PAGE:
Identify asset clusters

Use case
Imagine you are working with a large matrix representing pairwise correlations between thousands of assets. You're trying to find assets that behave similarly. How can you use the concept of matrix "similarity" and orthogonal transformations to identify these asset clusters?



Matrix similarity and orthogonal transformations can be applied to group or cluster assets based on their pairwise correlations:
  1. Matrix Similarity: Two matrices and are said to be similar if there exists an invertible matrix such that . Similar matrices represent the same linear transformation but in different bases.
  2. Orthogonal Diagonalization: If the correlation matrix is symmetric (which it should be), you can use orthogonal diagonalization. This involves finding an orthogonal matrix (i.e., ) such that is diagonal. The columns of Β are the eigenvectors of .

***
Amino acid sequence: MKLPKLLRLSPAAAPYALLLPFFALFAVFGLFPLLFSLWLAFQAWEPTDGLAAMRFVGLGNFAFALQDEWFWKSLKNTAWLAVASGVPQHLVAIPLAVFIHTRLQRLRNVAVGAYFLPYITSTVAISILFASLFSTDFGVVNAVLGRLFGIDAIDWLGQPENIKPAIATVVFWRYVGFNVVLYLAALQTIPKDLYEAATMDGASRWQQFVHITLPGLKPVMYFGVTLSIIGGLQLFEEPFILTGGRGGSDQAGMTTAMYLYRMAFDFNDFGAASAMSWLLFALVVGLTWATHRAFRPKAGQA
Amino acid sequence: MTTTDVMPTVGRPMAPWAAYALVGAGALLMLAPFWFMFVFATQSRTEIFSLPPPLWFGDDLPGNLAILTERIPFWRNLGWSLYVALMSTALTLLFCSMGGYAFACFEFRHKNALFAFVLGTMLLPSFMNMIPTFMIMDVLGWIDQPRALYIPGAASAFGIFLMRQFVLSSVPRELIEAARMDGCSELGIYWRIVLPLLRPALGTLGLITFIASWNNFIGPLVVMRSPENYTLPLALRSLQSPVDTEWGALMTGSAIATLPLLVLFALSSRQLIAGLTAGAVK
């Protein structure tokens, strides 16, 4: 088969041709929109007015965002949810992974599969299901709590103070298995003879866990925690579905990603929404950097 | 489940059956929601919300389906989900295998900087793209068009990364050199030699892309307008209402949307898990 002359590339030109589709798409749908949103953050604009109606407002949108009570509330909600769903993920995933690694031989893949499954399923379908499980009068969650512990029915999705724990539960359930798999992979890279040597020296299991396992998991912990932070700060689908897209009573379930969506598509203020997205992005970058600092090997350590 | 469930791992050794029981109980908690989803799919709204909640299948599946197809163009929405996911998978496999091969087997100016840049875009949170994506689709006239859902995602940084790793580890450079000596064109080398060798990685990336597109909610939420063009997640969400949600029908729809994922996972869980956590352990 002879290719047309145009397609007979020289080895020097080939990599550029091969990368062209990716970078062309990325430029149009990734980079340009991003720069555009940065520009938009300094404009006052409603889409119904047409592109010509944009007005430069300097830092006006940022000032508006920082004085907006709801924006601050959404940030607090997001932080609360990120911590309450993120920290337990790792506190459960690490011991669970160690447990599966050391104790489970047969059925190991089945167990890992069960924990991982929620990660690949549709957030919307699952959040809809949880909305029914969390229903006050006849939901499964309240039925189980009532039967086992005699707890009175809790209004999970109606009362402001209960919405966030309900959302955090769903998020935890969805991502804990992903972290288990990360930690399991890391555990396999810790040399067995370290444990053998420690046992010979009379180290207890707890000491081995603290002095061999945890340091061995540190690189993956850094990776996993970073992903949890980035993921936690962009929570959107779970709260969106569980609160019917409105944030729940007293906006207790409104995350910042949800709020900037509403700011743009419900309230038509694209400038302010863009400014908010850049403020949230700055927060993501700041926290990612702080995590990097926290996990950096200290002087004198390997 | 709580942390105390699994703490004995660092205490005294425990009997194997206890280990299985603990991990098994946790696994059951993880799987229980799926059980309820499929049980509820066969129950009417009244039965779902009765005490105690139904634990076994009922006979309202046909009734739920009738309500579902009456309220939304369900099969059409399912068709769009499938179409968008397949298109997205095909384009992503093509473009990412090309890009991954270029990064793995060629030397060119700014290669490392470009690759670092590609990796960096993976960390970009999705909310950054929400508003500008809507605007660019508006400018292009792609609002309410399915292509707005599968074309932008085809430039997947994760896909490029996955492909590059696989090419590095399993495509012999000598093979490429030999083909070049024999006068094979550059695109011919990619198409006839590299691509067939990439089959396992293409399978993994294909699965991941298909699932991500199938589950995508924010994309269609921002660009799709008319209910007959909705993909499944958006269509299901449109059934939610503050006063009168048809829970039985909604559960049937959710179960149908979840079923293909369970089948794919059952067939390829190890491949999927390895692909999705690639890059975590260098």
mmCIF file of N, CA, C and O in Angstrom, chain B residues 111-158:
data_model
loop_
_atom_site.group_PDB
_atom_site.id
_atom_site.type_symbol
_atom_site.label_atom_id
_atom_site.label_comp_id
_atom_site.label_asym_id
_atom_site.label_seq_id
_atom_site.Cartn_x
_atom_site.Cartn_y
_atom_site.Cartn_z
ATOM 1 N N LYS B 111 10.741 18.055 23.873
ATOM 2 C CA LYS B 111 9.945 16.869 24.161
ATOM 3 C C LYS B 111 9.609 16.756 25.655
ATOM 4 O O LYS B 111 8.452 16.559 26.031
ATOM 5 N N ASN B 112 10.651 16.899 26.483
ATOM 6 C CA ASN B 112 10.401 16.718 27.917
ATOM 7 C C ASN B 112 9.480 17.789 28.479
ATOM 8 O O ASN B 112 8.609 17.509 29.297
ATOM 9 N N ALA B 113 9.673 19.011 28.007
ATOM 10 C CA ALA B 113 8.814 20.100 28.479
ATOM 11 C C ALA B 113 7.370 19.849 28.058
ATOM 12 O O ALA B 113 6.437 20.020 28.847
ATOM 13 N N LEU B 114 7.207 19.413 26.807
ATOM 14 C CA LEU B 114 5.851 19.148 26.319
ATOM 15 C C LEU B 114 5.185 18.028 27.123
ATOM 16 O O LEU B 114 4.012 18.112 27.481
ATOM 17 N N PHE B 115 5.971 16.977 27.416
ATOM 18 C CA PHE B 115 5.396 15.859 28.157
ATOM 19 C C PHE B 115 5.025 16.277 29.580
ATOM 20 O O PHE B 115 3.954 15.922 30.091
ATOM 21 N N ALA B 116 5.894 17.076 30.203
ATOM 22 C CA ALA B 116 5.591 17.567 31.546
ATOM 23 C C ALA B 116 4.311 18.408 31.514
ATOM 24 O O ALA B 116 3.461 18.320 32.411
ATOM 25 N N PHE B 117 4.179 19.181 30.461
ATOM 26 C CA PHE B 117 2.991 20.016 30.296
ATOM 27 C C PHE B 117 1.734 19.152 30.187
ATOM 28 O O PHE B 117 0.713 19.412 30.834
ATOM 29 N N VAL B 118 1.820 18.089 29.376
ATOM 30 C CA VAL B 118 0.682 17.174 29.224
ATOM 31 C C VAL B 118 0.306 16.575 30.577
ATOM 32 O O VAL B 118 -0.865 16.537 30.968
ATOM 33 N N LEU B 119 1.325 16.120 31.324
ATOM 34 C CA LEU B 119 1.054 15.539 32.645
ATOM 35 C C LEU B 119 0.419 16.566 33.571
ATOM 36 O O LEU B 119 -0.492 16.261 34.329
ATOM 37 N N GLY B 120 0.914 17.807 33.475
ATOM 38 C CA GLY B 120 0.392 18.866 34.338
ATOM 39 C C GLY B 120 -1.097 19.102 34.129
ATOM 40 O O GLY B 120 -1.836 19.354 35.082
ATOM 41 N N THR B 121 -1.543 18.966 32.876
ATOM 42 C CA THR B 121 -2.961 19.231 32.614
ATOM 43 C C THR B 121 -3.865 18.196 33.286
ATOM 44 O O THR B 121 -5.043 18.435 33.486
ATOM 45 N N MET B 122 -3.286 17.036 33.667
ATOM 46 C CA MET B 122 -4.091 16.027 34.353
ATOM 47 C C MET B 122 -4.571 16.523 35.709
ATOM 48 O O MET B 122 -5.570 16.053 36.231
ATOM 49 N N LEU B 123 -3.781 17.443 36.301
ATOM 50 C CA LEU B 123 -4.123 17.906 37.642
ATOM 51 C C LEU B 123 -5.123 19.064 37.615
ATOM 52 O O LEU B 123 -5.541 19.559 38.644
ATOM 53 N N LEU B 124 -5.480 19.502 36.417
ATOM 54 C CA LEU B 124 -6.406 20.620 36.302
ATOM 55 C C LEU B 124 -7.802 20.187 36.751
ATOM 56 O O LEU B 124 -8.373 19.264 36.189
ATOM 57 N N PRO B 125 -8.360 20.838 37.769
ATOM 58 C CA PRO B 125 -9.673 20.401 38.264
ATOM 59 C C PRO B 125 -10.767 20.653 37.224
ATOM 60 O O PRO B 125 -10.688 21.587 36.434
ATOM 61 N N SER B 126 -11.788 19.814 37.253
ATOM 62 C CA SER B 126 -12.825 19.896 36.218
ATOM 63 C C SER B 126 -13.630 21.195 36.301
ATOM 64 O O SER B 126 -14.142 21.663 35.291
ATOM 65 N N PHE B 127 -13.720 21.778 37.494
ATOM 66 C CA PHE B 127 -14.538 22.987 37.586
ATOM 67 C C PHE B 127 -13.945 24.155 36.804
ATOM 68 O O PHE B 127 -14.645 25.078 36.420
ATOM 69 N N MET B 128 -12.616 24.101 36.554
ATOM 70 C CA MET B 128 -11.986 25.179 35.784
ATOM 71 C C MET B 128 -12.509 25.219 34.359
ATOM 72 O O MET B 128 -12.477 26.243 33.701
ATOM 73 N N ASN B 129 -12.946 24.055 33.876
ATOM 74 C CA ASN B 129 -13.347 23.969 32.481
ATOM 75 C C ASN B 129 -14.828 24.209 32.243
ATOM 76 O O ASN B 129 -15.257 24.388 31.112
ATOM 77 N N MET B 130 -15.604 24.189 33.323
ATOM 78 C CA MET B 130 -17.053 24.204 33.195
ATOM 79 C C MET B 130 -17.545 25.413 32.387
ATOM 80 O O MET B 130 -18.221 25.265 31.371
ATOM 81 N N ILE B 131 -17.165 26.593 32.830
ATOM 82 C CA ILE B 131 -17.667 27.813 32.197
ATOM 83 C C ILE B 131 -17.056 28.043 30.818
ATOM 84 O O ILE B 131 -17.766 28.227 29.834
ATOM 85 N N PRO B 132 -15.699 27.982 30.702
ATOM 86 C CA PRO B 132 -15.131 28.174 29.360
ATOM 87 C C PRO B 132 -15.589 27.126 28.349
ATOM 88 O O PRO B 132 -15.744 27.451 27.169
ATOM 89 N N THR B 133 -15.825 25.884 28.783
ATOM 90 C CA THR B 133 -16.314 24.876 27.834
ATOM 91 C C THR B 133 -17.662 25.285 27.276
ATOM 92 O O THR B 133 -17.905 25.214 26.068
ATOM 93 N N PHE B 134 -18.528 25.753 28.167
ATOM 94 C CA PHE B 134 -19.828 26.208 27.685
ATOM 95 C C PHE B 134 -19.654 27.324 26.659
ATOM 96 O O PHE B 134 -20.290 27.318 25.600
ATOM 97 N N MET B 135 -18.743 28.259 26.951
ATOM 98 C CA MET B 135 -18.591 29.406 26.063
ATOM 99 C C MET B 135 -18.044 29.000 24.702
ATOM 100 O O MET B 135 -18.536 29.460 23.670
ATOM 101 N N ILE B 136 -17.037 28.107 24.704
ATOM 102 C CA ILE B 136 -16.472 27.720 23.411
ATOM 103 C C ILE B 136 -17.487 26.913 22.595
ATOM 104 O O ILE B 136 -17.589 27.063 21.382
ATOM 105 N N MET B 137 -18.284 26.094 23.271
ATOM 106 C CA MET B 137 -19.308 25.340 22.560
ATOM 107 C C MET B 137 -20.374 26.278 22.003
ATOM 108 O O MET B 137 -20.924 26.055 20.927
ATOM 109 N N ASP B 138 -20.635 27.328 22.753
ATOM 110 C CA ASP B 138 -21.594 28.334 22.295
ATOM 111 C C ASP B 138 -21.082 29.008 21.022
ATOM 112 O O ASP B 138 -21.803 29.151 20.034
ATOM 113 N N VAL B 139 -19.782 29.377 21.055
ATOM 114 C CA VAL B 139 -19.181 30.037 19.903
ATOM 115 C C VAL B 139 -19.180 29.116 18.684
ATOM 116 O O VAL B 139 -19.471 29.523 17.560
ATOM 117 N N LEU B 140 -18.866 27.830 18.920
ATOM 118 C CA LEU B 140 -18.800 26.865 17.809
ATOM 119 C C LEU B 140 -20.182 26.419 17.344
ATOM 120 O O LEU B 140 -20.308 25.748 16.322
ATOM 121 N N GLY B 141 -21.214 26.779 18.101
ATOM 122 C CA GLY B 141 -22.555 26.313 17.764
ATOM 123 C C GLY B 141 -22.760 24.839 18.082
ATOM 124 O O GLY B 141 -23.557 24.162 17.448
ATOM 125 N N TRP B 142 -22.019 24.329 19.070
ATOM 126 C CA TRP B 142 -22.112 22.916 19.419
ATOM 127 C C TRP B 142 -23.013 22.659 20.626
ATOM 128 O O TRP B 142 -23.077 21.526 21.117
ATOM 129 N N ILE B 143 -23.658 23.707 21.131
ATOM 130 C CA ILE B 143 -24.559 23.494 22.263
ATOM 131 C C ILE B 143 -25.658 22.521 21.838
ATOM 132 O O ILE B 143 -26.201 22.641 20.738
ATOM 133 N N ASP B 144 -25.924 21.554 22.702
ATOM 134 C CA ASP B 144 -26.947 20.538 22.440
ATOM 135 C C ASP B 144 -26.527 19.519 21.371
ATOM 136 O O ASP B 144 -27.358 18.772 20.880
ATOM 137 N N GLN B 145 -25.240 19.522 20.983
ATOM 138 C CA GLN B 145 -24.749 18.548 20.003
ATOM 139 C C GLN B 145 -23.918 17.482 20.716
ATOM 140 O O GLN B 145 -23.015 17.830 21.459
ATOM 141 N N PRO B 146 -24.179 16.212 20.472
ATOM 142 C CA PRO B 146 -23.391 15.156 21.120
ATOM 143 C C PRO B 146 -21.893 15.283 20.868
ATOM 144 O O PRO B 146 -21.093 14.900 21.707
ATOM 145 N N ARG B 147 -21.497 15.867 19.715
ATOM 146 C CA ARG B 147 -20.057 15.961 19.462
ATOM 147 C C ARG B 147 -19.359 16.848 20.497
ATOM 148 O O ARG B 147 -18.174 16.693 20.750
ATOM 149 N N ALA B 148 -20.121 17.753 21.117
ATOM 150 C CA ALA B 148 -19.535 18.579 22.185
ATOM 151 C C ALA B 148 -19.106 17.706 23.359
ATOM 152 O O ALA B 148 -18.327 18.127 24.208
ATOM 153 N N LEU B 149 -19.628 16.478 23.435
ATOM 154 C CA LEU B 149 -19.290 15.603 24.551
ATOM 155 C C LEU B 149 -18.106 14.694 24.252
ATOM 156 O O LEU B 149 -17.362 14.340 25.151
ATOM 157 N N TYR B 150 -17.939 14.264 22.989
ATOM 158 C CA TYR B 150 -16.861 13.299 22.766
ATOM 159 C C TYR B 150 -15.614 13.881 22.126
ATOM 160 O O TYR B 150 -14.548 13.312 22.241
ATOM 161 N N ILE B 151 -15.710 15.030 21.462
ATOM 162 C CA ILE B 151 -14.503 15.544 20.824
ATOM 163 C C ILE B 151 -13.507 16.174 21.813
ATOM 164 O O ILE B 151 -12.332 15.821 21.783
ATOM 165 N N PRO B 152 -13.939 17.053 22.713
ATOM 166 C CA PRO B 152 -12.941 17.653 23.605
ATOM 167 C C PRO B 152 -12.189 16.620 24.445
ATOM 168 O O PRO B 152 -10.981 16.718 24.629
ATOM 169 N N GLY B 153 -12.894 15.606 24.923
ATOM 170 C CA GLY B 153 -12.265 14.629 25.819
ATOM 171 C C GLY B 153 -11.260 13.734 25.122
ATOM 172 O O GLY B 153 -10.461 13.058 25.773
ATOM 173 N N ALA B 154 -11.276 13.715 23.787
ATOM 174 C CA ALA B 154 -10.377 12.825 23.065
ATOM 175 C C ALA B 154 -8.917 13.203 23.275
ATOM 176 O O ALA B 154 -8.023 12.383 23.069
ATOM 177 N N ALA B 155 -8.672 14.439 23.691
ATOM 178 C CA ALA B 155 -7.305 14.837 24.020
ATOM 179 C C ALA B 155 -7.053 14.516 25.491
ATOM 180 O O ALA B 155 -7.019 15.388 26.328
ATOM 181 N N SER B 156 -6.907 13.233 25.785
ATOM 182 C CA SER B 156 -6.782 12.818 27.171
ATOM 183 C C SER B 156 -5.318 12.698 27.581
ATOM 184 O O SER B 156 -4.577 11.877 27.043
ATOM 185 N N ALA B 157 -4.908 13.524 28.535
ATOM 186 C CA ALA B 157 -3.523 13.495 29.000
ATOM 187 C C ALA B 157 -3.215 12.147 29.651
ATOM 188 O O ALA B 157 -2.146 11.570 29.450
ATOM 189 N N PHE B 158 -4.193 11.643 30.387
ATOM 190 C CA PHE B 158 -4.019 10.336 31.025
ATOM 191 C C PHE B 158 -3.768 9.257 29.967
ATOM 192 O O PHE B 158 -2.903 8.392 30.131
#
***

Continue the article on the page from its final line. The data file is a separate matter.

3. Clustering Using Eigenvectors: The eigenvectors corresponding to the largest eigenvalues of the correlation matrix capture the most significant patterns in the data. By examining the elements of these eigenvectors, one can identify which assets behave similarly. Large (either positive or negative) elements in the same position across these dominant eigenvectors indicate assets with similar behavior.
  4. K-means on Eigenvectors: Another approach is to perform a k-means clustering on the leading eigenvectors (associated with the largest eigenvalues). The clustering results can identify groups of assets with similar correlation structures.
  5. Interpreting Clusters: Once assets are clustered, it's essential to examine and interpret the clusters to understand the underlying similarities. For instance, assets in the same cluster may belong to the same industry, be influenced by similar macroeconomic factors, or have similar trading patterns.
  6. Regular Reassessment: As with many financial analyses, relationships can evolve over time. It's crucial to periodically re-cluster the assets and check for any shifts in correlations or behaviors.
Using matrix similarity and orthogonal transformations in this way can provide valuable insights into the relationships between assets, helping to inform investment decisions, risk management strategies, or even the creation of synthetic instruments.